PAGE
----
Official name: Republic of Ghana
Area: 238,537 km²
Residents: 29 million (2018, estimated)
Growth of population: 2.2% (2017, estimated)
Seat of government: Accra
Official language: English
Regional languages: Akan, Ewe, Ga, Haussa, Dagbani
In the current 2019 report of the UN Human Development Program, Ghana ranks 140th out of 189 nations examined.
The Foreign Office, for example, offers general basic information about the country, while data and figures on extensive Subject areas are available from the World Bank and the UN Statistical Department or the CIA’s World Factbook. On the Ghanaian side, the Ghana Statistical Service provides information on numerous topics.
Asymmetrical population distribution
As one of 16 countries located in Western Africa according to globalsciencellc, Ghana’s population is extremely unevenly distributed. A third of Ghanaians live in the two regions of Ashanti and Greater Accra, which also represent the economically dominant regions. While another five regions, each with a little over two million, have very similar populations, the extremely low population in the two northernmost regions – Upper East and Upper West – is striking. Less than two million people live there together. For years the depopulation of this area has been observed, where the sand of the Sahara can already be felt. This trend is constantly exerting further socio-economic pressure, especially on the neighboring Northern Region with the capital Tamale and the two centers Ashanti with the metropolis Kumasi and Greater Accraout. But many young Ghanaians also look north, towards the Mediterranean and Europe, and set off in the hope of a better life far from home.
The uninterrupted population growth, which has recorded an increase in the total population of 30% within just a decade since the turn of the millennium, shows above-average rates of almost 40% for the metropolitan areas, but only 13% in the Upper East and 22% for the two poorhouse regions in the far north. in Upper West. So far, these figures have posed major problems for every government, especially with regard to the further development of transport infrastructure.
The trunk road network connects all parts of the country, although the quality of the connections in the regions is very different. The rail network, which is only located in the south of the country, is almost consistently ailing and is only used by a few travelers. For years, governments have been discussing a restart in rail transport which should even include the border area of neighboring Togo. The new government under President Akufo-Addo has taken on the railroad issue and is now showing its first successes. In January 2019, for example, a shuttle service between Accra and the nearby port city of Tema started operations, albeit modest. The railway line between the capital and the city of Nsawam, a good 30 km to the north, will also be restored in a few months.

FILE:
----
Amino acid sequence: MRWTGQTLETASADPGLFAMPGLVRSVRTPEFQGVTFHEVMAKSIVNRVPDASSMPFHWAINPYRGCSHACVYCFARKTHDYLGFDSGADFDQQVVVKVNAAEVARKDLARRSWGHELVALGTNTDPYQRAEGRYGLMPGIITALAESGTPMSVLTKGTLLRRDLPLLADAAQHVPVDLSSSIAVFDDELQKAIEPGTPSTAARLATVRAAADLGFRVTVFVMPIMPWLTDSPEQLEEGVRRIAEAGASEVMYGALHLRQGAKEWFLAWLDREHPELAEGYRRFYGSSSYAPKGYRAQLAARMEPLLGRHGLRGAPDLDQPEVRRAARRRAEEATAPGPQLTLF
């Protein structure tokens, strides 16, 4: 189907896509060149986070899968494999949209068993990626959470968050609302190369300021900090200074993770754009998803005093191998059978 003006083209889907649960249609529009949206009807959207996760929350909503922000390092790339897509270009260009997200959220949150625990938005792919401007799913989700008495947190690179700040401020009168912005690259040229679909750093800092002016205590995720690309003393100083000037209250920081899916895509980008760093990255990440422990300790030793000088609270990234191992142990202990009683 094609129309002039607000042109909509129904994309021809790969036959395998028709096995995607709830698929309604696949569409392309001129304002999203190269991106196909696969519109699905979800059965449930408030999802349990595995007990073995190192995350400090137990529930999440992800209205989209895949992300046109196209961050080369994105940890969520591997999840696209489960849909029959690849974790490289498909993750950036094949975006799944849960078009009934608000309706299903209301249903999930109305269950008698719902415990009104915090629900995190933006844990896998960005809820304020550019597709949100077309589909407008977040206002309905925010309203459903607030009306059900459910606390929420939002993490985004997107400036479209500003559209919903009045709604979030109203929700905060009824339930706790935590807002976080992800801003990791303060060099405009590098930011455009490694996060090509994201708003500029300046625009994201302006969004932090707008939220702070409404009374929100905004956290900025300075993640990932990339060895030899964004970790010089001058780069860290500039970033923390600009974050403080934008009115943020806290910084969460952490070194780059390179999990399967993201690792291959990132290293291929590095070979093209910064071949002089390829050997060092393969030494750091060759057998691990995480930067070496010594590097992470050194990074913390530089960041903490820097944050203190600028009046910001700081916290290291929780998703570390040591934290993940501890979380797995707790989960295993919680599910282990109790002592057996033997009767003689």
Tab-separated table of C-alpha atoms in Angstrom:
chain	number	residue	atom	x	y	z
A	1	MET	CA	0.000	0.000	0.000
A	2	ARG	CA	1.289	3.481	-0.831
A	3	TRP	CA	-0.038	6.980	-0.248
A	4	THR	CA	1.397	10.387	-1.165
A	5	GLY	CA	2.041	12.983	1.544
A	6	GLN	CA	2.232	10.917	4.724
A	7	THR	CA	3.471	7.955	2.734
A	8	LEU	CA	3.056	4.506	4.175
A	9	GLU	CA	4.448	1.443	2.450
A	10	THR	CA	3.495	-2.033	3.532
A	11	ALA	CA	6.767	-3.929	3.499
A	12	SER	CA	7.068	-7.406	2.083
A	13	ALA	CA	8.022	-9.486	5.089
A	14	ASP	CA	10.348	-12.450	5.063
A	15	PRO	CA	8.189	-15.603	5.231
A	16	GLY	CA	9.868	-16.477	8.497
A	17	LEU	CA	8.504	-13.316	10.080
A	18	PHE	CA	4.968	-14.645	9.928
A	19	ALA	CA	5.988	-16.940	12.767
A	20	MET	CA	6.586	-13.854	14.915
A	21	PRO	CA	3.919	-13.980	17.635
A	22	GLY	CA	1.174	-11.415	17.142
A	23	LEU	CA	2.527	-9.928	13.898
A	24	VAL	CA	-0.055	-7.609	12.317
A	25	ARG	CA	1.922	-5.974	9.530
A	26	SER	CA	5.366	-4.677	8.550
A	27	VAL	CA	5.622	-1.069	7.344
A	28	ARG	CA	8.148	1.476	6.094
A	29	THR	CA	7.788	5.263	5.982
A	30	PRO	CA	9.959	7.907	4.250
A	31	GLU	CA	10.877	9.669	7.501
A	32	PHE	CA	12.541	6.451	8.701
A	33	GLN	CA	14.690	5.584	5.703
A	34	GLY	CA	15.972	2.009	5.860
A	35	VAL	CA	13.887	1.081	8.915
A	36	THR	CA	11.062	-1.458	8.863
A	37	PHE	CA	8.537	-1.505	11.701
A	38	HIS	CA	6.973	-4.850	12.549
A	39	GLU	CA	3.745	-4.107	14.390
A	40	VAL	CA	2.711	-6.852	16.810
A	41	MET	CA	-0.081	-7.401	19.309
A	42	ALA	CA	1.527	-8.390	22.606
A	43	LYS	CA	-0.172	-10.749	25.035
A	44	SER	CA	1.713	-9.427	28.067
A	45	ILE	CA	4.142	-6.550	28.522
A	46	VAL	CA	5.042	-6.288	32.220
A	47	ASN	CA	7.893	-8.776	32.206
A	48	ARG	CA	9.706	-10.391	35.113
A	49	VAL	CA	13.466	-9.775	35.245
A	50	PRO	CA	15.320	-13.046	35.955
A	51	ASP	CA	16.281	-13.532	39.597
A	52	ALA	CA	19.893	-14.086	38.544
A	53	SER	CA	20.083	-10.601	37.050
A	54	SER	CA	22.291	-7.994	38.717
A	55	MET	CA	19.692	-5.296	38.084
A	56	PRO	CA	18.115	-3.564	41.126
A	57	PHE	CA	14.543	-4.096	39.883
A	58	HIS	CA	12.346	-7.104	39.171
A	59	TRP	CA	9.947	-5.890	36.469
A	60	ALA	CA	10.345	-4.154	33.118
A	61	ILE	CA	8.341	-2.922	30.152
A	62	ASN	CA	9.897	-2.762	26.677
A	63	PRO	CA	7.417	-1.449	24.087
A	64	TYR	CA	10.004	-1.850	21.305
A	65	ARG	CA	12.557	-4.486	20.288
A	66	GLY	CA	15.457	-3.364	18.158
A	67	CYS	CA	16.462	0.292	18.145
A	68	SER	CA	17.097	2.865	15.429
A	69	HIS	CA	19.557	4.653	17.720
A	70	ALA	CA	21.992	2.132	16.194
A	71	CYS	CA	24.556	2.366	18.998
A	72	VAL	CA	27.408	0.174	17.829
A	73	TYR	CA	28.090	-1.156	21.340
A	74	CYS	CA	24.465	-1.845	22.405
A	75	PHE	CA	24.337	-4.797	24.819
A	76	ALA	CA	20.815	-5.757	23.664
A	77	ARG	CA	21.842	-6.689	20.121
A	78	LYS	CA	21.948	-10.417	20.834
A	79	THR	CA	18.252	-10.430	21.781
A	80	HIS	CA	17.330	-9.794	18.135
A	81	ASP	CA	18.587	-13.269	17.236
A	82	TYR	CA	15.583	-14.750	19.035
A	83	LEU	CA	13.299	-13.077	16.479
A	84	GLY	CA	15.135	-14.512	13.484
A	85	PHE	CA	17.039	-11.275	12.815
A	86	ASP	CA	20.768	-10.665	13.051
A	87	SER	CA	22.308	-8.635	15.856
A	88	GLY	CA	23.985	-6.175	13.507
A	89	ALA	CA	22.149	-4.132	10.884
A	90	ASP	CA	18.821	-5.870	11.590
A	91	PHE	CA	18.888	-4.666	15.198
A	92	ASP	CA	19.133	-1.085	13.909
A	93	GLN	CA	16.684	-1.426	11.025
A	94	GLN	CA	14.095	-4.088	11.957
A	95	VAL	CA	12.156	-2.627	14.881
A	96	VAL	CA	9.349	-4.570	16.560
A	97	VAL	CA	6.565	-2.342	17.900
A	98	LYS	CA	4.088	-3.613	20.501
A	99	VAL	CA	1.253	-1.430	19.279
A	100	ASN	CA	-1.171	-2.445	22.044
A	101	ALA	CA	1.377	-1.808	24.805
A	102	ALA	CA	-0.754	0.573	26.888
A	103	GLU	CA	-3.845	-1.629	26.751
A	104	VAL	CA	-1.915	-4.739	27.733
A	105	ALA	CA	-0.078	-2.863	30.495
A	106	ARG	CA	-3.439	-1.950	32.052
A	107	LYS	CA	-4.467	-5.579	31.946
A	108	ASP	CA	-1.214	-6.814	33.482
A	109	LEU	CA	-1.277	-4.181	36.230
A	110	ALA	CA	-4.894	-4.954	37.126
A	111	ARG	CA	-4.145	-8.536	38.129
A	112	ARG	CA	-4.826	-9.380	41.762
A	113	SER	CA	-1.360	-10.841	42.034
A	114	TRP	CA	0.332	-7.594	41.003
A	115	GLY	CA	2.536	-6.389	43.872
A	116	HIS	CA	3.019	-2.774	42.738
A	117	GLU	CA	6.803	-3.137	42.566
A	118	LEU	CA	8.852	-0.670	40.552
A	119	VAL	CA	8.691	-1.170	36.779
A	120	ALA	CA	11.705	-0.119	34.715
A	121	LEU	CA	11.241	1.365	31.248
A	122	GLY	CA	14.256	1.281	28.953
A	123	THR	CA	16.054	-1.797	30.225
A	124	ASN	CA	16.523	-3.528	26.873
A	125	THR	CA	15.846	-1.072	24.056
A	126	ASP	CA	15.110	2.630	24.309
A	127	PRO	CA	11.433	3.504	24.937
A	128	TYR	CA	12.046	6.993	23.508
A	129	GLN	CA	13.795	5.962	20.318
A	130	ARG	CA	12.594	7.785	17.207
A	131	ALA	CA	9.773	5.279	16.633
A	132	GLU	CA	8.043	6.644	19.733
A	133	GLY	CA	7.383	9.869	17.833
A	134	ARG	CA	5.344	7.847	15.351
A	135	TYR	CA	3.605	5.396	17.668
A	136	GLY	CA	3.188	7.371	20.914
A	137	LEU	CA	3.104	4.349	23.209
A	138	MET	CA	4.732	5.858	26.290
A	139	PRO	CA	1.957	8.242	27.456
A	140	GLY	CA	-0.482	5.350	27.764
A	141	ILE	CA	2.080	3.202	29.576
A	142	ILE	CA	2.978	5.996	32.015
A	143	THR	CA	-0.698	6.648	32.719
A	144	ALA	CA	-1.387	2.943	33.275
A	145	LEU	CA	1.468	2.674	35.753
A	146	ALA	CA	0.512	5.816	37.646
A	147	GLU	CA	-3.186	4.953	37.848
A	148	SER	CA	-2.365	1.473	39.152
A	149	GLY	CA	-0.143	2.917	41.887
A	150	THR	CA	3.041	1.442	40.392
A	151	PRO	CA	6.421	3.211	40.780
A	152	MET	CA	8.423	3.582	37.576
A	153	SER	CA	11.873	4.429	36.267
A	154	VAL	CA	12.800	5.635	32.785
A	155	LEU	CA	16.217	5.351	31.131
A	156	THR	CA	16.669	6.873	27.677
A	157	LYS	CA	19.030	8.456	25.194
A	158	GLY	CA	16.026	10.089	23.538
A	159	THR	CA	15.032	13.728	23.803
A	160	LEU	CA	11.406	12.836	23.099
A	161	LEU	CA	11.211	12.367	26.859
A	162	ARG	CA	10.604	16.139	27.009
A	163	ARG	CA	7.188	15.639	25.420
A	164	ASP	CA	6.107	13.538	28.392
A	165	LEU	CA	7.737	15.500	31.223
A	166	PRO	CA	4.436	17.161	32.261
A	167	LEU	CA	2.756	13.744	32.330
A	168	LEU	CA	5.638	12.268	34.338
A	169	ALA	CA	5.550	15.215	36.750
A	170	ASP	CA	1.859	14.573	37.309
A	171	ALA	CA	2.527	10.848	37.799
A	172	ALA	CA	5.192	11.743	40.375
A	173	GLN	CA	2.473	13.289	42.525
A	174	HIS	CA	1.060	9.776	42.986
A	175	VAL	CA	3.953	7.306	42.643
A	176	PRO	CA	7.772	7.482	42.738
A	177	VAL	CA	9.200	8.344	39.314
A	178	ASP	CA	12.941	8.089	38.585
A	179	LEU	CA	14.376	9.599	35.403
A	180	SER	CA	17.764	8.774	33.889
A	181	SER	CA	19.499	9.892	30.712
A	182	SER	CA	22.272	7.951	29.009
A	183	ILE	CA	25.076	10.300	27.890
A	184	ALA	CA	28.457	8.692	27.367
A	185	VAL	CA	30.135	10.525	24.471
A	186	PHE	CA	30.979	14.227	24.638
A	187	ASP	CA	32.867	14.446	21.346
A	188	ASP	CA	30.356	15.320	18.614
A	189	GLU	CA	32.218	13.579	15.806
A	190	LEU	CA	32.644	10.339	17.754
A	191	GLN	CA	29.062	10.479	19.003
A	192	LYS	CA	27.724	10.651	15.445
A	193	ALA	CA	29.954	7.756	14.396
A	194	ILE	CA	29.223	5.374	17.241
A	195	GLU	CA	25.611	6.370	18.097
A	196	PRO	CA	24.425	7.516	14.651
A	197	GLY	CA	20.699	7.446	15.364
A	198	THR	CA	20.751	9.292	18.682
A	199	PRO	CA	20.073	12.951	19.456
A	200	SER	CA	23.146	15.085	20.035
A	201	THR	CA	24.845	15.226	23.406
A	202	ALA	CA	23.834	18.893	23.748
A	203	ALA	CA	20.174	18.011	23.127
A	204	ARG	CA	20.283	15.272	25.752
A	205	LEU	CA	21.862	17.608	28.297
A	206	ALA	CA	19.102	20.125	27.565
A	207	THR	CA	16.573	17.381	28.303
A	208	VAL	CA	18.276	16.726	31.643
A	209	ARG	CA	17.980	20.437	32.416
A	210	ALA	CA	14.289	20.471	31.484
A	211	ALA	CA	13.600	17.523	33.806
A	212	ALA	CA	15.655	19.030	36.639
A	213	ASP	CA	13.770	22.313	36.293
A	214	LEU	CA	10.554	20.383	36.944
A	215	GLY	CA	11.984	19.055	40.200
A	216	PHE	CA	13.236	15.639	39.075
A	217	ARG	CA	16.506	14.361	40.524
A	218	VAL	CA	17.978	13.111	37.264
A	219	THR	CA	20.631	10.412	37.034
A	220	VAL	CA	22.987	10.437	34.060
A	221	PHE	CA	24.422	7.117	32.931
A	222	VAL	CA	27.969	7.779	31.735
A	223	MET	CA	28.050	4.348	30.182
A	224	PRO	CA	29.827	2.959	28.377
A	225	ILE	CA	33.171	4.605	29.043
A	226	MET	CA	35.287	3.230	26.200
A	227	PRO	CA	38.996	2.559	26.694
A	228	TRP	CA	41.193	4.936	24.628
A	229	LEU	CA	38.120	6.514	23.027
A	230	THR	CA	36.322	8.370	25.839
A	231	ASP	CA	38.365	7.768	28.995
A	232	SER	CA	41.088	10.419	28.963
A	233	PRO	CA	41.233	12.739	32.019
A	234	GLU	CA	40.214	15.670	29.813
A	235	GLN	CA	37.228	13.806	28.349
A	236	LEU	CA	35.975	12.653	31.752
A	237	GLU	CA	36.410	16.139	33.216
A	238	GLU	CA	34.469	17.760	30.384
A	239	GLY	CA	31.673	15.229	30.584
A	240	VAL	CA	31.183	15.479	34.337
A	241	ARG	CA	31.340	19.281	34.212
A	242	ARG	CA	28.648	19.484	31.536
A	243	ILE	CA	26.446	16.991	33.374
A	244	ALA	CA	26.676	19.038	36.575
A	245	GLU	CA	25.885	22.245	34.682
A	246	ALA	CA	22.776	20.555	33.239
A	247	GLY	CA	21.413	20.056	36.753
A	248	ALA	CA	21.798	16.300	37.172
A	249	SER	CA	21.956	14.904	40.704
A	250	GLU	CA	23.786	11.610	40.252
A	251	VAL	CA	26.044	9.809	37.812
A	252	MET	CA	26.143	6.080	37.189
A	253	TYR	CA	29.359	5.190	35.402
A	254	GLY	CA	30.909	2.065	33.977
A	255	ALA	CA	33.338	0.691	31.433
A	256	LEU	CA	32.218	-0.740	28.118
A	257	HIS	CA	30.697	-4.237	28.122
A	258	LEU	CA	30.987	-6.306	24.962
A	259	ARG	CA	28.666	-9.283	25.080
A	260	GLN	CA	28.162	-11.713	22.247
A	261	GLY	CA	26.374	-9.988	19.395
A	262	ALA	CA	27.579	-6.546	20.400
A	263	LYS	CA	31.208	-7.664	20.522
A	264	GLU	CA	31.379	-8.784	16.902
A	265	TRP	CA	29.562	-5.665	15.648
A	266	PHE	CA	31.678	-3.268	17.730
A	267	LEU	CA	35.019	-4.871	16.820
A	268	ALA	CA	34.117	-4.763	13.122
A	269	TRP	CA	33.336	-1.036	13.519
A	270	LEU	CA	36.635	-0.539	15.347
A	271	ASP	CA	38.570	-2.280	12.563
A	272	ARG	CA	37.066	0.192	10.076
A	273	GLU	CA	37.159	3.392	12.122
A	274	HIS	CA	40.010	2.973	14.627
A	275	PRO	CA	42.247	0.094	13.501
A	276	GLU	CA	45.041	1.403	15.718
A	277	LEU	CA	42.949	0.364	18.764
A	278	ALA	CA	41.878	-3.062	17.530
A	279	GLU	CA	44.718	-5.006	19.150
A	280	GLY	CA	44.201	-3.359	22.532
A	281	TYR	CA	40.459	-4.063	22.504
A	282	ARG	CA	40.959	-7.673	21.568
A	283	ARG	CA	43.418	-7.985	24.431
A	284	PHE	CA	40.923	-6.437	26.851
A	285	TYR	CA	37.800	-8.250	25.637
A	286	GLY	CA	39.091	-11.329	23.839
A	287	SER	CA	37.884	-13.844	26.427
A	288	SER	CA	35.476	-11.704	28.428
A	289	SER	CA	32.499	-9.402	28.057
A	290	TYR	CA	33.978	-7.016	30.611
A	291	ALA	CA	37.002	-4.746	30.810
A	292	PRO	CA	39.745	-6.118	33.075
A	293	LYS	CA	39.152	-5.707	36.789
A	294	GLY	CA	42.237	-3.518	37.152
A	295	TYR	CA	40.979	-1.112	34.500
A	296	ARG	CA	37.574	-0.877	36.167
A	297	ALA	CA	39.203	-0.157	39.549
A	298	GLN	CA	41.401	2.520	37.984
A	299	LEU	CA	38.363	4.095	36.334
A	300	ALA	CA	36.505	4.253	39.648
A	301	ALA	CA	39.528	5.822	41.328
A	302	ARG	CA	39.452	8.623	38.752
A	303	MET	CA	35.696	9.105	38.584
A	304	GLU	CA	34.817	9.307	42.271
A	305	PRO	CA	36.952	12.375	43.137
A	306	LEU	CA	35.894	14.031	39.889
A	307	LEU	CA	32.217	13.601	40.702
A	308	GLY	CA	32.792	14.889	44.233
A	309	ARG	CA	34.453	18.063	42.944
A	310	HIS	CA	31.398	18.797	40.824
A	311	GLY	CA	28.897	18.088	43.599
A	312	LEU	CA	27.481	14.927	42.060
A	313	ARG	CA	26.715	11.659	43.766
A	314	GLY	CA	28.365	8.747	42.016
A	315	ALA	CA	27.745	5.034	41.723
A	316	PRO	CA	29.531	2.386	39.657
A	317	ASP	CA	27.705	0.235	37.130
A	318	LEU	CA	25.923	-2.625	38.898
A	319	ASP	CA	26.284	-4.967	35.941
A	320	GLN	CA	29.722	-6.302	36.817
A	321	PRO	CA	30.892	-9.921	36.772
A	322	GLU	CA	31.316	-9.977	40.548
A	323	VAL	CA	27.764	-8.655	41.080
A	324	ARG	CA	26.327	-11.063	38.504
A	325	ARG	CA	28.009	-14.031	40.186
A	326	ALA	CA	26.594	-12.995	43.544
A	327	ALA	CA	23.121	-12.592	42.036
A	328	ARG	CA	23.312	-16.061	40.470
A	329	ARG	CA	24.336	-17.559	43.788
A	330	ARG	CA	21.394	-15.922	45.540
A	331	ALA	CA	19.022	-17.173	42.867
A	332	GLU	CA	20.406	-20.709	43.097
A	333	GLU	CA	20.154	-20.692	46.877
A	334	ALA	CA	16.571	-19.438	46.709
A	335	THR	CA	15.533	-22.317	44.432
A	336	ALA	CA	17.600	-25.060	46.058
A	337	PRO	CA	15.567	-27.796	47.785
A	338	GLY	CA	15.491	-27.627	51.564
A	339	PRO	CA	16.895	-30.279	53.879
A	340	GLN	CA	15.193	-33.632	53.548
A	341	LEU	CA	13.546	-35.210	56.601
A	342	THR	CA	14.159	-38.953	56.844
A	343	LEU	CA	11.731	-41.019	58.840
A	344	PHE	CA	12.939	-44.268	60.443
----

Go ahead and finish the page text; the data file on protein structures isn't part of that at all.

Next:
The state flag
State flag of Ghana
The flag of Ghana, designed and created by the artist Theodosia Okoh, consists of a red, a gold and a green horizontal stripe. The star in the middle, which embodies the freedom and unity of Africa, emphasizes the color scheme. These colors are also known as ‘African colors’, whereby instead of gold, the color yellow is usually used, which adorns many flags of African countries.
- Red symbolizes the blood that was shed in the struggle for freedom and political independence
- Gold refers to the wealth that gold founded on the former Gold Coast
- Green stands for the former wealth of forests and agriculture
The national coat of arms
State coat of arms of Ghana
On the occasion of independence, the British Queen Elizabeth II, head of state of the former Gold Coast and the new state renamed Ghana, awarded the national coat of arms. It was designed and designed by the artist Nii Amon Kotei, who died in 2011 at the biblical age of 96. He was among a small group of artists as well as Phillip Gbeho, who wrote the national anthem composed who created the symbols of the state. The blue coat of arms is structured by a green, gold-framed St. George’s Cross, held on the side by two eagles and decorated in the middle of the cross by a golden lion. He embodies Ghana’s relations with the Commonwealth. A staff and machete adorn one field and embody the local administration, a fortress in the second field represents the government, while a cocoa tree adorns the third field as a symbol of the wealth of agricultural products. The head frame of a mine including the building stands for the mineral resources and characterizes the fourth field. The ‘Black Star’ shines on the upper edge of the shield, and on the lower edge the eagle’s feet hold the leitmotif ‘Freedom and Justice’, and ribbons on the neck of the eagles carry two mini Black Stars.
Although there seems to be a broad consensus on the symbols, a culture war has been going on in Ghana for the sovereignty of interpretation over Ghanaian history since the days of independence. The tone has changed over the decades and is now civilized. But the arguments are still going on, just more subtle.